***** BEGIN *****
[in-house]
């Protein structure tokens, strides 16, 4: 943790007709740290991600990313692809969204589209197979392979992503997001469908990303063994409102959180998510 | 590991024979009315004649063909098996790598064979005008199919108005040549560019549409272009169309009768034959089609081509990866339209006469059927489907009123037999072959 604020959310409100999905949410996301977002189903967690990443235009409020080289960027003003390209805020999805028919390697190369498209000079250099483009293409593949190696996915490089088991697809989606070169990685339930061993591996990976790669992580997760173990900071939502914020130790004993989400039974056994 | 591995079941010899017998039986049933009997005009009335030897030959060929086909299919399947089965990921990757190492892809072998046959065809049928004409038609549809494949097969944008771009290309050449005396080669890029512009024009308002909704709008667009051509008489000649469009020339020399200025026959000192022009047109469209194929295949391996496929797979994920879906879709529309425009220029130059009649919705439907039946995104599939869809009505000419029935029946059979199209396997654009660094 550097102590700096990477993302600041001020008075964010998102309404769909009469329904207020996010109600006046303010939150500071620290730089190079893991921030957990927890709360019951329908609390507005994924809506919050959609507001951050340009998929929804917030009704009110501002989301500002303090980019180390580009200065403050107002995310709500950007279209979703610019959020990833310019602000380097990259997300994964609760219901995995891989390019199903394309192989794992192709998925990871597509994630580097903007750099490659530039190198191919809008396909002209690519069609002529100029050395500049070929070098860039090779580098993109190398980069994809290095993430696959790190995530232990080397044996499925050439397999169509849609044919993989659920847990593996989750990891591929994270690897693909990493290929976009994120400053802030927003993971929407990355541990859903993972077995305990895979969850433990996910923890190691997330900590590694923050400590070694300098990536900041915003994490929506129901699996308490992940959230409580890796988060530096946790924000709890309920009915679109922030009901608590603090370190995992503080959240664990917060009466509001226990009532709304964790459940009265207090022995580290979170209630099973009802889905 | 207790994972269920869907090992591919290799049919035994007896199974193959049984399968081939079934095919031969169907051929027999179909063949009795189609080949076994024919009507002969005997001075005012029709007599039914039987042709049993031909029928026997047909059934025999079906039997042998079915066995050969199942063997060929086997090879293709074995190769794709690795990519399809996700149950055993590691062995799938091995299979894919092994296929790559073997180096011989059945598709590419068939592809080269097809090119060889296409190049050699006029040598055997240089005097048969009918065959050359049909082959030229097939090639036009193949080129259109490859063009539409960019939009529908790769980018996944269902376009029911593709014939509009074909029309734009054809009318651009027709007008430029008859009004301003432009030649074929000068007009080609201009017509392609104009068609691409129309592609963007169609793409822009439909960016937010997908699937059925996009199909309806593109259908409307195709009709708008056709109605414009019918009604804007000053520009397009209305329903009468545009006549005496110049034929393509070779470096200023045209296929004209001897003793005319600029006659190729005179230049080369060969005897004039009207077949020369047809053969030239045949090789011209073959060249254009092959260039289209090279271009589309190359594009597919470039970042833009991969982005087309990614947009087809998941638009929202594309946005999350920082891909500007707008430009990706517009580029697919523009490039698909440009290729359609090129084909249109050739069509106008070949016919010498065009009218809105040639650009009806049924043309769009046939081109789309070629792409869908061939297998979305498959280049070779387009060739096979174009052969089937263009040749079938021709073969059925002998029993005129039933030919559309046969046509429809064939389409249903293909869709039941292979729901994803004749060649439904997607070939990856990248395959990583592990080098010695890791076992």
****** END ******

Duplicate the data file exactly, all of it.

[in-house]
């Protein structure tokens, strides 16, 4: 943790007709740290991600990313692809969204589209197979392979992503997001469908990303063994409102959180998510 | 590991024979009315004649063909098996790598064979005008199919108005040549560019549409272009169309009768034959089609081509990866339209006469059927489907009123037999072959 604020959310409100999905949410996301977002189903967690990443235009409020080289960027003003390209805020999805028919390697190369498209000079250099483009293409593949190696996915490089088991697809989606070169990685339930061993591996990976790669992580997760173990900071939502914020130790004993989400039974056994 | 591995079941010899017998039986049933009997005009009335030897030959060929086909299919399947089965990921990757190492892809072998046959065809049928004409038609549809494949097969944008771009290309050449005396080669890029512009024009308002909704709008667009051509008489000649469009020339020399200025026959000192022009047109469209194929295949391996496929797979994920879906879709529309425009220029130059009649919705439907039946995104599939869809009505000419029935029946059979199209396997654009660094 550097102590700096990477993302600041001020008075964010998102309404769909009469329904207020996010109600006046303010939150500071620290730089190079893991921030957990927890709360019951329908609390507005994924809506919050959609507001951050340009998929929804917030009704009110501002989301500002303090980019180390580009200065403050107002995310709500950007279209979703610019959020990833310019602000380097990259997300994964609760219901995995891989390019199903394309192989794992192709998925990871597509994630580097903007750099490659530039190198191919809008396909002209690519069609002529100029050395500049070929070098860039090779580098993109190398980069994809290095993430696959790190995530232990080397044996499925050439397999169509849609044919993989659920847990593996989750990891591929994270690897693909990493290929976009994120400053802030927003993971929407990355541990859903993972077995305990895979969850433990996910923890190691997330900590590694923050400590070694300098990536900041915003994490929506129901699996308490992940959230409580890796988060530096946790924000709890309920009915679109922030009901608590603090370190995992503080959240664990917060009466509001226990009532709304964790459940009265207090022995580290979170209630099973009802889905 | 207790994972269920869907090992591919290799049919035994007896199974193959049984399968081939079934095919031969169907051929027999179909063949009795189609080949076994024919009507002969005997001075005012029709007599039914039987042709049993031909029928026997047909059934025999079906039997042998079915066995050969199942063997060929086997090879293709074995190769794709690795990519399809996700149950055993590691062995799938091995299979894919092994296929790559073997180096011989059945598709590419068939592809080269097809090119060889296409190049050699006029040598055997240089005097048969009918065959050359049909082959030229097939090639036009193949080129259109490859063009539409960019939009529908790769980018996944269902376009029911593709014939509009074909029309734009054809009318651009027709007008430029008859009004301003432009030649074929000068007009080609201009017509392609104009068609691409129309592609963007169609793409822009439909960016937010997908699937059925996009199909309806593109259908409307195709009709708008056709109605414009019918009604804007000053520009397009209305329903009468545009006549005496110049034929393509070779470096200023045209296929004209001897003793005319600029006659190729005179230049080369060969005897004039009207077949020369047809053969030239045949090789011209073959060249254009092959260039289209090279271009589309190359594009597919470039970042833009991969982005087309990614947009087809998941638009929202594309946005999350920082891909500007707008430009990706517009580029697919523009490039698909440009290729359609090129084909249109050739069509106008070949016919010498065009009218809105040639650009009806049924043309769009046939081109789309070629792409869908061939297998979305498959280049070779387009060739096979174009052969089937263009040749079938021709073969059925002998029993005129039933030919559309046969046509429809064939389409249903293909869709039941292979729901994803004749060649439904997607070939990856990248395959990583592990080098010695890791076992």